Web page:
Case, Crown & Pushers
The perfectly sand-blasted stainless steel in antique look is only one of the eye-catching highlights of the LACO Leipzig Erbstück.
The case and diamond crown convey a unique antique look. Finished by hand case and crown look somehow distressed, rubbed off, weathered, dinged and (slightly) scratched but nevertheless very solid. I really like the look of this aged metal. No fear to leave any fingerprints on this specially treated stainless steel case.
The 42-mm diameter looks great even on a smaller wrist (6.5 inch) and with an overall height of 13 mm the Leipzig easily fits under any shirt cuff.
The Leipzig Erbstück has the FL 23883 engraving on the left side of the case.
The crown is the typical diamond crown in the style we are accustomed to with its predecessors of World War II.
However, the crown shows artificial wear and tear as well. Looking more closely at it you’d think it has aged well over a several years.
Out of the box you will not feel any friction when winding the watch. Winding the watch is very smooth. The crown itself feels solid enough to overcome thousands and thousands of pull out / push in and winding operations.
Following the patterns of its predecessor the solid case back is a press-on one with a noticeable gap to open the case back with a watchmaker’s knife and engraved in the style the predecessors’ case backs were engraved as well (inside):
The “new” case back is also elaborately finished by hand and does look like being rubbed-off, glossy at the edge, stained in the middle.
The watch is powered by an ETA 2801, elaboré grade. This 17-jewels-movement is known to provide a power reserve of +/- 42 hours and is commonly known as a very reliable workhorse as is its family member 2824-2.
It would be too early to give a full report on the accuracy of my Leipzig Erbstück because I haven’t worn it long enough. I am already satisfied as it performs out of the box with +3/+4 seconds/24 hrs.
Dial and hands
The LACO Leipzig Erbstück dial is manufactured following the Baumuster B requirements of the Reichsluftfahrtministerium (RLM).
Except for the use of Superluminova C 3 (the original watches used radium), it is very close to the looks of the 55mm WW II Laco B-Uhr carried out in black matte.
Lume: The even minute numbers (10, 20, 30, etc.) and indexes on the outer circle are coated with luminous material, as well as the dots of the inner hour circle.
The odd numbers (15,25,35 etc.) and hour numerals are not coated and thus they stay white.
The dial is aged as well to underline the vintage look and feel.
The luminous hands are thermally blued but that’s par for the course. The compound used is Superluminova C 3. For the sake of better readability, I decided to go for non-cracked hands.
However, it should be noted that the hands are “decorated” by hand in a similar way case and dial are finished. So, a closer inspection in the daylight will reveal that the Erbstück hands are partly artificially aged as well. They do feature darker spots/stains and these spots/stains as tiny as they are do have some (minor) impact at night.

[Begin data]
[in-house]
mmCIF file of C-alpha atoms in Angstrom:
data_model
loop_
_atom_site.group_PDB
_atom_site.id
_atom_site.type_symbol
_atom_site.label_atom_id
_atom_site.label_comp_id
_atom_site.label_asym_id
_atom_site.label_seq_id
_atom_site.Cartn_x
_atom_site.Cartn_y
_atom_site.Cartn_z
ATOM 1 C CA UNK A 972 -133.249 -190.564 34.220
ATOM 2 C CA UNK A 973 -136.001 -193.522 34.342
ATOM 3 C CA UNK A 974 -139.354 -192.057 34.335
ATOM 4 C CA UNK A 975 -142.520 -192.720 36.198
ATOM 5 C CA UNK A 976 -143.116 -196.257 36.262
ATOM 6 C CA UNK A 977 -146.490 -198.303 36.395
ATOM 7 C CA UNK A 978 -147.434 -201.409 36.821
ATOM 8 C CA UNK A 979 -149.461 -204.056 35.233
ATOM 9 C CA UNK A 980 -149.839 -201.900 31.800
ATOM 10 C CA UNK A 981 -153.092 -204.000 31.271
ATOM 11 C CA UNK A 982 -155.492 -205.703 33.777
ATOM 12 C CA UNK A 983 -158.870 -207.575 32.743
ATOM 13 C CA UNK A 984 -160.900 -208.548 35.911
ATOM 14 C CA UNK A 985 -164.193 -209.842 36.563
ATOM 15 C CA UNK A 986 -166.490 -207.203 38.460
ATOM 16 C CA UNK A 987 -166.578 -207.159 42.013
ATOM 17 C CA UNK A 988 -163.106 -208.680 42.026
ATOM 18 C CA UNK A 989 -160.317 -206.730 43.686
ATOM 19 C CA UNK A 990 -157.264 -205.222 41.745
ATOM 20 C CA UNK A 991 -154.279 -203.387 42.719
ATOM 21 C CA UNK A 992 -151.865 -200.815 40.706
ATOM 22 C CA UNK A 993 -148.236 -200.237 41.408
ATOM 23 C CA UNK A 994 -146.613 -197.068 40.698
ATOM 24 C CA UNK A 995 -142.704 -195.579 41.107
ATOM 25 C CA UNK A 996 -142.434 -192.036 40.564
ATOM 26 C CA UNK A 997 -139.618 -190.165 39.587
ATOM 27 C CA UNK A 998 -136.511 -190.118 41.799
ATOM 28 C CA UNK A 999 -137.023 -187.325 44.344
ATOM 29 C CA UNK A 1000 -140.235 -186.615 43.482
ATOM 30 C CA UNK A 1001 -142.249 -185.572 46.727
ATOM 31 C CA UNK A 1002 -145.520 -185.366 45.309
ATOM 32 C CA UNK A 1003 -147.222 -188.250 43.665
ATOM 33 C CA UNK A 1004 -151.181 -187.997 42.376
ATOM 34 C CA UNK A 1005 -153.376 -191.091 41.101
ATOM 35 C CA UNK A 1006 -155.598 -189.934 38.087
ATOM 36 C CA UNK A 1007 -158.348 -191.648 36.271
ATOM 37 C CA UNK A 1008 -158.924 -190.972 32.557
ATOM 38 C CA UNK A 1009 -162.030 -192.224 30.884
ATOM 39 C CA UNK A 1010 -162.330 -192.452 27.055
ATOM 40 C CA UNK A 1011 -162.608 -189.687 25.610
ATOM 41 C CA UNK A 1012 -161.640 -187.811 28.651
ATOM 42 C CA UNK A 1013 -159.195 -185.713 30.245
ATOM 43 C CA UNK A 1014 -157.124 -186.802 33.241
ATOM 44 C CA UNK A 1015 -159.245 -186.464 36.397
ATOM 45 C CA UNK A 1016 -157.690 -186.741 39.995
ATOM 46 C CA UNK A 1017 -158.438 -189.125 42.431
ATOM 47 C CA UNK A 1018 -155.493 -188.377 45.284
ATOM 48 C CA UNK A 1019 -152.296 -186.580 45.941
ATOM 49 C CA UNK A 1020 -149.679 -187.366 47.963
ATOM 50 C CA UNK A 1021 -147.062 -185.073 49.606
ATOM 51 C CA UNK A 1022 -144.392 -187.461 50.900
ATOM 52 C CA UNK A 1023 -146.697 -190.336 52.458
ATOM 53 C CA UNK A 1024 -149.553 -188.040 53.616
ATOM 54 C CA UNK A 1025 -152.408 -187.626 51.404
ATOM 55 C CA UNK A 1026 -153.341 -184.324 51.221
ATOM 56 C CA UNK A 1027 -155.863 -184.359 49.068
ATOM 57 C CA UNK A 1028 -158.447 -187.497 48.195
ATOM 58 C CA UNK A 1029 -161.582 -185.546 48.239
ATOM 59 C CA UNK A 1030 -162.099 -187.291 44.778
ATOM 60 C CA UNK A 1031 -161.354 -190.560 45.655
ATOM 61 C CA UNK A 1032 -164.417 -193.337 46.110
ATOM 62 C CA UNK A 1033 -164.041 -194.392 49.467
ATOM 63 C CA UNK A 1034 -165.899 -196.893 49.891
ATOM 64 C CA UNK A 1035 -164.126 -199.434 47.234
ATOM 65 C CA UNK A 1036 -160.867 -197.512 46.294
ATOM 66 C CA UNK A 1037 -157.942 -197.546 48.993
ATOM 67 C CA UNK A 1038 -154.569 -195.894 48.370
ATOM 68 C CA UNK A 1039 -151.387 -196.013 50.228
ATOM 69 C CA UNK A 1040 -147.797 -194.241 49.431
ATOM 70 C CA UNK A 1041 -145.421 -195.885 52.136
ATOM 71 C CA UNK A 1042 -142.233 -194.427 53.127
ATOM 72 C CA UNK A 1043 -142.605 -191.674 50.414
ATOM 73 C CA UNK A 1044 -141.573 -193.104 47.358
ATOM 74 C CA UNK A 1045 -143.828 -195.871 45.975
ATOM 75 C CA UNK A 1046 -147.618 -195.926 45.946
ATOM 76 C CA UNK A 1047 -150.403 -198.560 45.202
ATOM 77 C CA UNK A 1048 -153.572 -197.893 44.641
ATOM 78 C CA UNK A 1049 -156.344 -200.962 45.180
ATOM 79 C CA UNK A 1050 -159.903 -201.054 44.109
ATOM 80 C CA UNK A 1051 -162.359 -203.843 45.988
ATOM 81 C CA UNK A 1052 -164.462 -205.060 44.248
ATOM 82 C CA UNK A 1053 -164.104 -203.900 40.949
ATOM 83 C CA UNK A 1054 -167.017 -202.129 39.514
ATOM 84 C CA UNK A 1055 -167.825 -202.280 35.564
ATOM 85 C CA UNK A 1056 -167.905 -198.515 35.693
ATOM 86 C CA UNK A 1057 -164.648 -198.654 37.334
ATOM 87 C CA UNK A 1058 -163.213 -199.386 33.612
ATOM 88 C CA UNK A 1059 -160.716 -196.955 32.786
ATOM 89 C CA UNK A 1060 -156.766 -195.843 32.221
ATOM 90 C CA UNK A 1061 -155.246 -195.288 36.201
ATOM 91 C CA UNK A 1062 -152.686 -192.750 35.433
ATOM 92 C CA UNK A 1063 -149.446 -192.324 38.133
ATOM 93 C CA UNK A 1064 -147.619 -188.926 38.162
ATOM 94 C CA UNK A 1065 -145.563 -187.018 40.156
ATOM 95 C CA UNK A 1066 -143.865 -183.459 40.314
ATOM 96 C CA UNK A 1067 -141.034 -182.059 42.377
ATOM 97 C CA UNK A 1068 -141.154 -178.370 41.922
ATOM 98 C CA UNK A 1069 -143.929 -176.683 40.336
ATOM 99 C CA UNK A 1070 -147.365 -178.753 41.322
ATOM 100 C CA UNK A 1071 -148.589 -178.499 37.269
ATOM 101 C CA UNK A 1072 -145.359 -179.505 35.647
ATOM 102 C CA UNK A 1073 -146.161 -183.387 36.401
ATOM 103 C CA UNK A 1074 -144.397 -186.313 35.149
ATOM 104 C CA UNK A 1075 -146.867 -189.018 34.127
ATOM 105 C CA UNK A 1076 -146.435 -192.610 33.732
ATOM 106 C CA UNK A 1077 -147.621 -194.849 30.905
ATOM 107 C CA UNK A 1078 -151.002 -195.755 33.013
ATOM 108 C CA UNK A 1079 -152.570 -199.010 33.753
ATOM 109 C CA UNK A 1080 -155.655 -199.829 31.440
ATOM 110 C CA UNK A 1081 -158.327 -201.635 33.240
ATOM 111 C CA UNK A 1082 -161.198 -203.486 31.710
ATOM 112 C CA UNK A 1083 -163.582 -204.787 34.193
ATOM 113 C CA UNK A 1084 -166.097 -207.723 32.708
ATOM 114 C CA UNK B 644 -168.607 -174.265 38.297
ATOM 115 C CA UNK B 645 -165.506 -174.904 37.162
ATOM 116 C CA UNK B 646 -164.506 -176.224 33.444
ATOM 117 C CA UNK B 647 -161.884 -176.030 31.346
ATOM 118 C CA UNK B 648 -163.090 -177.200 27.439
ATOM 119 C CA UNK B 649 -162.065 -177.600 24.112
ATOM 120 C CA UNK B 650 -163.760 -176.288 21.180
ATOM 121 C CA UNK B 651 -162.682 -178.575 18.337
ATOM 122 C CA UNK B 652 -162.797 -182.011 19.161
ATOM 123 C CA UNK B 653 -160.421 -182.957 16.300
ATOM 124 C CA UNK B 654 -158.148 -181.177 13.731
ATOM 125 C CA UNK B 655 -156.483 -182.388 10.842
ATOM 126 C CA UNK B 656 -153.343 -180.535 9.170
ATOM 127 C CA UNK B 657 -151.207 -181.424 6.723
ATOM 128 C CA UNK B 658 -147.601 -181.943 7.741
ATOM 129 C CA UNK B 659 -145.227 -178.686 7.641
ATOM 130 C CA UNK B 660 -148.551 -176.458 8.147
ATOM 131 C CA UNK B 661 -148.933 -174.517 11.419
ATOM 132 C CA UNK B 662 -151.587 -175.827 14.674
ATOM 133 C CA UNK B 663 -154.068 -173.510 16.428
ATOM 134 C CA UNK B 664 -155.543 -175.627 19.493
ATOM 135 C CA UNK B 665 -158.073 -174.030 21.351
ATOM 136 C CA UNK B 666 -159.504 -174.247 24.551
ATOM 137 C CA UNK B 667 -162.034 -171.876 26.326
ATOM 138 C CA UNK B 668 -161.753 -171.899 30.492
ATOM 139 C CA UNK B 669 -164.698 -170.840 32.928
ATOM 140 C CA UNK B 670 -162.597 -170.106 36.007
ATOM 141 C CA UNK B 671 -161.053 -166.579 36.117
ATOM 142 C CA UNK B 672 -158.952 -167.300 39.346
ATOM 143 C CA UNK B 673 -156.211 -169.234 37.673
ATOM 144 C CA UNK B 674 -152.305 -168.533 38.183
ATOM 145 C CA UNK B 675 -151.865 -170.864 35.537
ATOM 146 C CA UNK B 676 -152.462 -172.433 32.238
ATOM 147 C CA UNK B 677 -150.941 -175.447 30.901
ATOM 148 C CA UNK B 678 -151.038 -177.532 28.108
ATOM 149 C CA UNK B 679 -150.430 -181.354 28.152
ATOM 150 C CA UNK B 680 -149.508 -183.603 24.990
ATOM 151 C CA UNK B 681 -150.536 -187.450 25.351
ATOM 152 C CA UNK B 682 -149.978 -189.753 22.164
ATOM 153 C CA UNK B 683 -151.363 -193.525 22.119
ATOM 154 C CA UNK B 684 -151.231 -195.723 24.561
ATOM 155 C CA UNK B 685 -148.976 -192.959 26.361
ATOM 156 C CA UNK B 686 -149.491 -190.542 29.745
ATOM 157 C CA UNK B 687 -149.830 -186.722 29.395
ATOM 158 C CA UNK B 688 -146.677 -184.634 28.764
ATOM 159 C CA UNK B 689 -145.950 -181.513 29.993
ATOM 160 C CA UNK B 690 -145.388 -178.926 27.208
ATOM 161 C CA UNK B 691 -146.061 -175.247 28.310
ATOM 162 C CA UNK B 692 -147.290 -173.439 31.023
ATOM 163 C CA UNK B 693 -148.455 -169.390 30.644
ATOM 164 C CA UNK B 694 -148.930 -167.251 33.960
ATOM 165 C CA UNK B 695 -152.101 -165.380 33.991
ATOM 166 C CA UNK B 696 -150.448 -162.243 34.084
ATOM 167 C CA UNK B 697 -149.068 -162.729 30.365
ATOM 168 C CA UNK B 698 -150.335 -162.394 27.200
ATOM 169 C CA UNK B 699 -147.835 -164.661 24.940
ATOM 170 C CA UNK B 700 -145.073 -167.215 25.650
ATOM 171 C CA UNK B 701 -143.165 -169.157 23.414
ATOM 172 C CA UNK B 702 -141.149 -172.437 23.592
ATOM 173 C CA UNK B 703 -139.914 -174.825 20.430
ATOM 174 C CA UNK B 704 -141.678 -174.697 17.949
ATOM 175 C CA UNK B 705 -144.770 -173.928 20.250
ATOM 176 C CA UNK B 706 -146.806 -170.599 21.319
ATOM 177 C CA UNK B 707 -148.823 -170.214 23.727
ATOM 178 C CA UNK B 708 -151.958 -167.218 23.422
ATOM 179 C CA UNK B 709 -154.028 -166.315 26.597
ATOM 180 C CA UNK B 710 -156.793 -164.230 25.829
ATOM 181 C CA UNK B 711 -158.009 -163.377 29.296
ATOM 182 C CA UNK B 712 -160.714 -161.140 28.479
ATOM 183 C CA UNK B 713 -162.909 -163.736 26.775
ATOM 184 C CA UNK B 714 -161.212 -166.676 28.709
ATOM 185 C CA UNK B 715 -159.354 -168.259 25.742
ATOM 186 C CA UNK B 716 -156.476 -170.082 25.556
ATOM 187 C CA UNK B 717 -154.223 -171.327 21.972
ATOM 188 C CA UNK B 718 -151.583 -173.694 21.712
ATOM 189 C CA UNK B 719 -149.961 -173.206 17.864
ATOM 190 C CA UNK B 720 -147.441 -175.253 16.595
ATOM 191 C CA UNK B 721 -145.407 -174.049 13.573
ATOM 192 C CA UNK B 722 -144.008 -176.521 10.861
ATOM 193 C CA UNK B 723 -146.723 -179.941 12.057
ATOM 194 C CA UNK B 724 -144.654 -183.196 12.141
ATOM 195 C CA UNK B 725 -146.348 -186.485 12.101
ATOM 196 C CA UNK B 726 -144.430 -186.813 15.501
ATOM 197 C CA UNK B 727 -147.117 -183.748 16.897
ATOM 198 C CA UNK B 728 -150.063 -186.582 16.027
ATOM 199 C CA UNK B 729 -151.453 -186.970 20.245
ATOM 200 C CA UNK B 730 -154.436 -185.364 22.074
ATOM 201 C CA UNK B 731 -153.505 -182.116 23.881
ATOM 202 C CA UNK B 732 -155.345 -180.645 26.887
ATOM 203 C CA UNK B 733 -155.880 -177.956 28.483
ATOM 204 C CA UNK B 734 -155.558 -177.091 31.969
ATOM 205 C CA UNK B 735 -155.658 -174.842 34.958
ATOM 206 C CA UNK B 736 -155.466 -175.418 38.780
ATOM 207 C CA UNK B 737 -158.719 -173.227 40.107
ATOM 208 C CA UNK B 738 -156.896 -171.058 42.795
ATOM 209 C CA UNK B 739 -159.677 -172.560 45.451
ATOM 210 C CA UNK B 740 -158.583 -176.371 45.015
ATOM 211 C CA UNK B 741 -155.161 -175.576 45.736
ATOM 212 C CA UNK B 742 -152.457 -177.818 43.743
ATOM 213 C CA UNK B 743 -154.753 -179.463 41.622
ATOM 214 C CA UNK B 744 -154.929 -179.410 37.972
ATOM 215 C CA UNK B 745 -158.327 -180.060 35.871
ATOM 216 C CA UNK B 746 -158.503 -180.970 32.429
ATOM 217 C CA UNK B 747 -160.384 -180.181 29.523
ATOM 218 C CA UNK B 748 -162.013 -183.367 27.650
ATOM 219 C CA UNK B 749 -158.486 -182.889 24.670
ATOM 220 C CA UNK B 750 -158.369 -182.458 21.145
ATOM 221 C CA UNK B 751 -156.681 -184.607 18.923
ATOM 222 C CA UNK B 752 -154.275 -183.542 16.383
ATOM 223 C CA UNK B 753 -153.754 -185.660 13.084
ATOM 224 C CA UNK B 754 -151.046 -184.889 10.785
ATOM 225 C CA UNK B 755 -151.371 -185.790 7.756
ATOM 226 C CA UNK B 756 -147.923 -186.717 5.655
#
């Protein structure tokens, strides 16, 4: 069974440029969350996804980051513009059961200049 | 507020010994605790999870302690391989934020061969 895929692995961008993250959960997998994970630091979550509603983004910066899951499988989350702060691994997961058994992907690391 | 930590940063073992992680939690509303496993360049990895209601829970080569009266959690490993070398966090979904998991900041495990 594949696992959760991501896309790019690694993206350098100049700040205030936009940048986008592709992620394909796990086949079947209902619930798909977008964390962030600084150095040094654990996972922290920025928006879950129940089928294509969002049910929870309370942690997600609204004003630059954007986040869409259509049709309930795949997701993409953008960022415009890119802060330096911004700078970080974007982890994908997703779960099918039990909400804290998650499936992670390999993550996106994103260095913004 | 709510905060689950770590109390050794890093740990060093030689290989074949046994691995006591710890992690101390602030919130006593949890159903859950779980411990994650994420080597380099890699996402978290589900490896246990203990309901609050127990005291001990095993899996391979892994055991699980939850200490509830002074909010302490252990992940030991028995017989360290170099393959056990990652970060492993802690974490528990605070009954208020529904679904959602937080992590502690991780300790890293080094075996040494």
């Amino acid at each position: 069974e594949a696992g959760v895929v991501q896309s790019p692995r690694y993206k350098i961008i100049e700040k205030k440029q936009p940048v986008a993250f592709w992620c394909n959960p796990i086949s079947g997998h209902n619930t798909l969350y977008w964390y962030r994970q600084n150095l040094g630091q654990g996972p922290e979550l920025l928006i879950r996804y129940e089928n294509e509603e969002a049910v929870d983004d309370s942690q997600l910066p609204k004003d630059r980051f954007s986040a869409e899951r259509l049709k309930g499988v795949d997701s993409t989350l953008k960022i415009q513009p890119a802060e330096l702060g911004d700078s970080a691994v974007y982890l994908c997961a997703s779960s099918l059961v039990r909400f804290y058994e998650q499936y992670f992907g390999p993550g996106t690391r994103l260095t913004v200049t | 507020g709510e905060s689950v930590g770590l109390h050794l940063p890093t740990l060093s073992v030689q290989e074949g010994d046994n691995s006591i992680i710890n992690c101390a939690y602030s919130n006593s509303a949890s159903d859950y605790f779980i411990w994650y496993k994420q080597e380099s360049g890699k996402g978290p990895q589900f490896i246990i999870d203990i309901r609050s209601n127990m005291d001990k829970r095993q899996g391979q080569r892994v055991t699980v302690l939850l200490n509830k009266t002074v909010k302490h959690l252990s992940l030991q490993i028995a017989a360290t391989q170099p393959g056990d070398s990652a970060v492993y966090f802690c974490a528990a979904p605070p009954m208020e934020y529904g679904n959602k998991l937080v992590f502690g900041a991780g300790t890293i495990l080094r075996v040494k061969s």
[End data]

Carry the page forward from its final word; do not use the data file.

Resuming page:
There is less readability but the rest of the non-aged Luminova compound is sufficient to warrant readability at night. I dare to say that night owls will not enjoy the watch as much as I do. The Erbstück definitely does not glow like a torch in the night. Then again, without these stains and spots the overall impression would not be the same.
The aforementioned fact implies that no set of hands is 100% identical to another set.
All three do fit perfectly in length and width. The tip of the minute hand exactly meets the outer circle as it is supposed to do. Same is valid for the seconds hand. The shorter but bigger hour hand ends at the border of the inner circle.
The watch is fitted with a domed sapphire crystal which does not line up precisely with its bezel. It’s raised a bit which – again – is in accordance with the looks of its historical predecessor and contributes to the vintage vibe.
The crystal is AR-coated on the inside only. Not sure if you can request for AR coating on both inside/outside as an option.
The LACO Leipzig Erbstück is fitted with a closed loop brown pilot calf leather strap with rivets, 20mm lug width. Close to the rivets the buckle side of the strap is embossed with “LACO”.
This strap is a genuine antique one since it is made from historic postal and military bags which makes each “Erbstück” strap one of a kind.
The strap surface feels soft, suede like. Despite how the top feels, the strap appears as worn-in vintage. The shiny stainless steel parts are not treated in the way the case is to give a complete vintage look. This is something LACO should reconsider.
Box and Manual
The LACO web site mentions a “Black gift box, incl. cardboard box”, but my watch came in a lovely wooden box (walnut veneer) wrapped in a white cardboard box.
The wooden box itself is fitted with a yellow-brown (sand) colored inlay with two compartments, one for the watch, the other one for the manual.
The watch itself was provided with two tags, iF Design Award 2015, and a bar code sticker on a small piece of leather “Laco 1925 Made in Germany”.
In the second compartment, you will find the guarantee card, a small manual explaining how to operate the movements and giving some info on water resistance and hints on service and costs and a leaflet with very brief information on the Erbstück.
Price is 1648 Euro but outside of EU the price will be less due to VAT savings.
The watch comes with a 2 years warranty.
LACO surpassed my expectation by launching the Erbstück models.
The Erbstück is far away from being just a gimmick, it is inherently consistent, well thought out, and sophisticated. The aging process is state of the art and the watch has an unassuming vintage vibe.
Story by Mike Stuffler and Bhanu Chopra
Photo Credit: Mike Stuffler